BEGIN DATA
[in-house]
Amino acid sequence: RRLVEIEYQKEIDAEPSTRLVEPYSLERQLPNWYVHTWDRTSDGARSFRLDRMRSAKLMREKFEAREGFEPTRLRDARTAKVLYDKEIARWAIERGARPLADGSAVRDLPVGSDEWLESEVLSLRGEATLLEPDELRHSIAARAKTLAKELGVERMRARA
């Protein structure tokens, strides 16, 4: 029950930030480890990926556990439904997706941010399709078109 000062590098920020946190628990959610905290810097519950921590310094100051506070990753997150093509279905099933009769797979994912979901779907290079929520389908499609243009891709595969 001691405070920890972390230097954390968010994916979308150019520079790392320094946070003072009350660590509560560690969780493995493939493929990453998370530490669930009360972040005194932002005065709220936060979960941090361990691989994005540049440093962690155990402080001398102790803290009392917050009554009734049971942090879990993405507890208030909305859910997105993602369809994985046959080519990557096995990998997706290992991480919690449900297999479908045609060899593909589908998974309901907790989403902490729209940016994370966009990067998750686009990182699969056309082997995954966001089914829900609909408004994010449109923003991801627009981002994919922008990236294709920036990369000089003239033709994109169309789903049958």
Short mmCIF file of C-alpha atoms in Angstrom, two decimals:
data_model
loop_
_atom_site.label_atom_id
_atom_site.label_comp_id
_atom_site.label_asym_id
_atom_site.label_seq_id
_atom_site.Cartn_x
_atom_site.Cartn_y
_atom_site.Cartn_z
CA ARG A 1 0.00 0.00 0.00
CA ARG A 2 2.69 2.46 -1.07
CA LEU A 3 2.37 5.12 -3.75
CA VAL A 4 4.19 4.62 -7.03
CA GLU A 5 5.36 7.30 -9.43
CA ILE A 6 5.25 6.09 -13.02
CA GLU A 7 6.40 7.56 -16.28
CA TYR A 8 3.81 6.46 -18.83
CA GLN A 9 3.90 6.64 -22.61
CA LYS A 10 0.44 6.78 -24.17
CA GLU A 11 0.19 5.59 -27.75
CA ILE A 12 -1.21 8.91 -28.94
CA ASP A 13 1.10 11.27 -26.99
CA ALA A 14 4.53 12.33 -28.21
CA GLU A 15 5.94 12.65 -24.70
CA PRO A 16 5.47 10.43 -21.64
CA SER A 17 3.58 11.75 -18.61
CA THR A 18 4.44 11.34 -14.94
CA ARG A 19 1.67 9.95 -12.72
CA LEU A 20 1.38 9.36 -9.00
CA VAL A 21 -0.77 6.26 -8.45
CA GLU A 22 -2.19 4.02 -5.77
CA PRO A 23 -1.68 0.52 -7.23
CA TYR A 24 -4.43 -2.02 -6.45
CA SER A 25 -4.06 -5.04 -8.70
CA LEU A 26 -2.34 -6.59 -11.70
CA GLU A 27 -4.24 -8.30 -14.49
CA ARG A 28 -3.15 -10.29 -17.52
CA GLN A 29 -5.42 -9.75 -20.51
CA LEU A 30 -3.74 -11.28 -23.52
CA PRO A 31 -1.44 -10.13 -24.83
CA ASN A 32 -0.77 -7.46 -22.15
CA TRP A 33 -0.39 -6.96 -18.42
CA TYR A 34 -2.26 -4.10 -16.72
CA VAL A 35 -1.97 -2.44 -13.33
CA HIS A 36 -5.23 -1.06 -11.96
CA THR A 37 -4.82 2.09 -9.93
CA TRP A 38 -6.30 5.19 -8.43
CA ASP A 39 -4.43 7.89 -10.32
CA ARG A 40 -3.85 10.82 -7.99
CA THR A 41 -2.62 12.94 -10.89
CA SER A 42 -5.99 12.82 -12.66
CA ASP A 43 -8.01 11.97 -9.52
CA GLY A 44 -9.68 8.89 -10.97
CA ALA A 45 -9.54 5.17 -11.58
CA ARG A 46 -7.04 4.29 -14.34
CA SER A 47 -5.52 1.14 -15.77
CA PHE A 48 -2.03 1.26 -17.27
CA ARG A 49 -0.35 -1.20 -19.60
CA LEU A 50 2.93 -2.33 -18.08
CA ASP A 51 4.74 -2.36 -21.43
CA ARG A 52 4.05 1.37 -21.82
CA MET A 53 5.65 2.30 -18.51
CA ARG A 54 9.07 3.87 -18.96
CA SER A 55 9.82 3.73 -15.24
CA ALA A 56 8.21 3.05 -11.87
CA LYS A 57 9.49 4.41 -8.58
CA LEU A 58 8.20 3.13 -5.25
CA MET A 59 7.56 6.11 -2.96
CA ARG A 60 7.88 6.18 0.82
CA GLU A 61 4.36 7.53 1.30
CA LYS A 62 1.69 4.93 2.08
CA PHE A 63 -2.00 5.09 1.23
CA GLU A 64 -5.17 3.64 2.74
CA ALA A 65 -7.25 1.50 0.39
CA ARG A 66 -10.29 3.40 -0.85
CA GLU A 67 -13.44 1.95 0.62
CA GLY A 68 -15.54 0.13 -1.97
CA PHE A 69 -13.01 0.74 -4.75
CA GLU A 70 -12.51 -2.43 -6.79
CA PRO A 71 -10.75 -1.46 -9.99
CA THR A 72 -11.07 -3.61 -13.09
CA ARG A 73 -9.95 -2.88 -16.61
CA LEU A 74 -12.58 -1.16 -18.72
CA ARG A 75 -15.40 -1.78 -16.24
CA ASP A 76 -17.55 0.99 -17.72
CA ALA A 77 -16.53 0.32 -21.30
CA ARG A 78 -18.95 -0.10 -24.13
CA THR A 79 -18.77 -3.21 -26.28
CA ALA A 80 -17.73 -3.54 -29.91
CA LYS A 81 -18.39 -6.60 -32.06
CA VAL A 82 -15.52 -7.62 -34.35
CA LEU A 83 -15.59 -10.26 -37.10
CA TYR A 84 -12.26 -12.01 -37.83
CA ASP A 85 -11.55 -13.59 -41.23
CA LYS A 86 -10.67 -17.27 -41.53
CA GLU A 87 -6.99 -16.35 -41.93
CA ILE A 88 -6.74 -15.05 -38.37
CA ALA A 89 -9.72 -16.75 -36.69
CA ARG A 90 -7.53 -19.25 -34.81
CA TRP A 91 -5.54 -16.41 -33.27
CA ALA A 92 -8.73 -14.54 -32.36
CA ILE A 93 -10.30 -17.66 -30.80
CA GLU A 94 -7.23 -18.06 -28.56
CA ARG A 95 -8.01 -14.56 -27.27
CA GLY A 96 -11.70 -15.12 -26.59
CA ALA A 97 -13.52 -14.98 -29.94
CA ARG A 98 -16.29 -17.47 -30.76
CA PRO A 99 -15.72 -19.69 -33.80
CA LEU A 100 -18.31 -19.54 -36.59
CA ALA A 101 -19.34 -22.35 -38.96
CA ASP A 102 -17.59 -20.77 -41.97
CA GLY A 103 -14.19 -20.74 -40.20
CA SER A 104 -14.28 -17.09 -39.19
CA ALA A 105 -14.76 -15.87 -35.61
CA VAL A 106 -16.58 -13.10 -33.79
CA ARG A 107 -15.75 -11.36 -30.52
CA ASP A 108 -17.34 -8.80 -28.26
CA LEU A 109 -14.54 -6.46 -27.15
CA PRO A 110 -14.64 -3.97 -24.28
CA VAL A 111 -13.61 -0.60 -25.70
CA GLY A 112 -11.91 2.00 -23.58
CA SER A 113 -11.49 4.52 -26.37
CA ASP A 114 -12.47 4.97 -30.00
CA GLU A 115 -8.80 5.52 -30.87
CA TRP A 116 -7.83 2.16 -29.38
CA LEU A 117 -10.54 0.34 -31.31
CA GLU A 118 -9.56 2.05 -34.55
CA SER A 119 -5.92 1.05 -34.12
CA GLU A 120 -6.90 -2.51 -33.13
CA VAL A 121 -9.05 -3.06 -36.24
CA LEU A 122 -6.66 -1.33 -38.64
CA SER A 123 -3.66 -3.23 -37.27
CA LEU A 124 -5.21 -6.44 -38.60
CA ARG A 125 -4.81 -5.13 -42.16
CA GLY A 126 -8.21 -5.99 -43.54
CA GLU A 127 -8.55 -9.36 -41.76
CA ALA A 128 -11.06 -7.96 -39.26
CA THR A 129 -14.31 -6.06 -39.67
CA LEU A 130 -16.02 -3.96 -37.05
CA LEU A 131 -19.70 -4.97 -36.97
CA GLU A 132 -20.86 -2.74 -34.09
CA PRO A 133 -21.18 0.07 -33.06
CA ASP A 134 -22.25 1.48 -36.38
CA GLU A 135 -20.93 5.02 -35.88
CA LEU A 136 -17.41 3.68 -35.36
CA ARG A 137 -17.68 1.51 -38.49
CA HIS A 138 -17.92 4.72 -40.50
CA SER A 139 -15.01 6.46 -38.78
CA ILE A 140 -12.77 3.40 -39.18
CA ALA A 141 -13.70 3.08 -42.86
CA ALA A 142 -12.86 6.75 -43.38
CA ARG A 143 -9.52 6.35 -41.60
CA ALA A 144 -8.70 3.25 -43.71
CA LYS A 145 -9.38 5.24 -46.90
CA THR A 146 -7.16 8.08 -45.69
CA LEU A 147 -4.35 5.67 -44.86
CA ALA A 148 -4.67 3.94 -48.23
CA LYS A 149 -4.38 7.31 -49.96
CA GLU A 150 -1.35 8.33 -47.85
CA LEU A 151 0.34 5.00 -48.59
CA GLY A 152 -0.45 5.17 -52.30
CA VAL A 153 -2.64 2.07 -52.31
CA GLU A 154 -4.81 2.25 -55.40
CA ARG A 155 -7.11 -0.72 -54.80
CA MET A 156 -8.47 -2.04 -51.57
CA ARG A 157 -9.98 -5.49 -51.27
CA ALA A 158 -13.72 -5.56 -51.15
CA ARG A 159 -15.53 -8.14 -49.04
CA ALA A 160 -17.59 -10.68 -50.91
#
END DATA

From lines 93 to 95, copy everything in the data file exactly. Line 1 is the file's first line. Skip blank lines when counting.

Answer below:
CA ALA A 80 -17.73 -3.54 -29.91
CA LYS A 81 -18.39 -6.60 -32.06
CA VAL A 82 -15.52 -7.62 -34.35